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Netanyahu meets Hollande, pays homage to Merah victims

Reuters/Philippe Wojazer

Israel's Prime Minister Benjamin Netanyahu was due in France Wednesday for a two-day visit, his first since President François Hollande took office. The two leaders are expected to discuss Iran's nuclear programme and anti-Semitic violence in France.


Netanyahu will meet Hollande at the Elysée presidential palace, where the Israeli leader is expected to push France for tougher sanctions on Iran, which it accuses of being in the process of setting up a nuclear weapons programme.

Netanyahu was also to meet French Prime Minister Jean-Marc Ayrault and Foreign Minister Laurent Fabius. The Israeli-Palestinian peace process and the conflict in Syria were likely to come up, according to aides to both leaders.

But the Israeli prime minister's visit has its critics.

“Netanyahu represents a very ideological wing of the nationalist right in Israel,” Richard Wagman of the French-Jewish Peace Union told RFI. “His foreign affairs minister is Avigdor Liberman, which is the Israeli equivalent of Marine le Pen. He’s on the far right and he’s the chief of Israeli diplomacy. Netanyahu has got a lot of partisans in France but he’s got some adversaries as well, including in the Jewish community.”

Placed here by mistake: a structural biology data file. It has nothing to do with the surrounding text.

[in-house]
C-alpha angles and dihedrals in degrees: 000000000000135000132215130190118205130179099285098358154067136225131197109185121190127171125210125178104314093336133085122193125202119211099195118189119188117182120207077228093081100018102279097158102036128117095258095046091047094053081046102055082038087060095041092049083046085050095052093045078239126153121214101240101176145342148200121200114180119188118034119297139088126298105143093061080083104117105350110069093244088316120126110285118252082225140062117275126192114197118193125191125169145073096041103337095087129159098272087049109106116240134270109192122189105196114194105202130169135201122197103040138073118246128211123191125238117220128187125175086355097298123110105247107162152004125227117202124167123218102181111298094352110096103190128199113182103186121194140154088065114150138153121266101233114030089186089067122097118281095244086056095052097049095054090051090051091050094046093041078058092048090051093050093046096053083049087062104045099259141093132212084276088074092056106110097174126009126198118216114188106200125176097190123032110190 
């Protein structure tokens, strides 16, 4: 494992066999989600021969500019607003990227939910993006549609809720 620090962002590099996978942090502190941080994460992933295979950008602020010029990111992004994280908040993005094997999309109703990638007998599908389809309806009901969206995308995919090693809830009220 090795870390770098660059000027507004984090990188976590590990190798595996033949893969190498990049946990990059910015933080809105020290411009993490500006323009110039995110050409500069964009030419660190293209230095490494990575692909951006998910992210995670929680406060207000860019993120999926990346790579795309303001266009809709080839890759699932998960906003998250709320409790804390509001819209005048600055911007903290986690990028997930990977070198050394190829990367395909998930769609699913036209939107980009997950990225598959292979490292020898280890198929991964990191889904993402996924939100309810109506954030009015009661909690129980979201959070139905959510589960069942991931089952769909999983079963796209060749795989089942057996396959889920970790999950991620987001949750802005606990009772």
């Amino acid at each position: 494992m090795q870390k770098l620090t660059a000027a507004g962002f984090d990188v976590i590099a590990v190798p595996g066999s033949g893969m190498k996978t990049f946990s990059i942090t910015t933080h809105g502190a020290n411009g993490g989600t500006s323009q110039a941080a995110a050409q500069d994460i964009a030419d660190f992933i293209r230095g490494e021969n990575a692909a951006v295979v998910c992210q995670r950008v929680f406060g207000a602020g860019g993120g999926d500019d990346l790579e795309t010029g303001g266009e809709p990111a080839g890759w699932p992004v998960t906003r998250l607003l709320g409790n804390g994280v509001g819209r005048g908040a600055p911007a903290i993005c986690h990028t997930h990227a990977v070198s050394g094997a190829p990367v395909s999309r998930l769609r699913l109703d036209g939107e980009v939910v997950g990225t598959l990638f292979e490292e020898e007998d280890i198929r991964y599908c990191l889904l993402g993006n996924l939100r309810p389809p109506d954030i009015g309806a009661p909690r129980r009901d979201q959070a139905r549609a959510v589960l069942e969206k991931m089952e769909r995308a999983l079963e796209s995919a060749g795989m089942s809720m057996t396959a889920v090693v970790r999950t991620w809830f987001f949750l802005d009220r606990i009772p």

On Thursday, Netanyahu will travel to Toulouse to pay homage to the Jewish victims of Mohammed Merah, who killed seven people, including a rabbi and three Jewish children, earlier this year.

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Netanyahu also plans to meet representatives of Toulouse's Jewish community while there.

Nicole Yardeni, the President of the Council of French Jewish Institutions (Crif) in the Midi-Pyrénées region, said that Netanyahu’s visit will strengthen France’s fight against anti-Semitism.

“This is an extraordinary gesture, a very strong message of unity against this threat that is weighing on all of humanity,” Yardeni told the AFP news agency.

Since the March killings, France has known several subsequent incidents of anti-Semitism, causing Hollande to tighten security around places of worship and strengthen terrorism laws in France.

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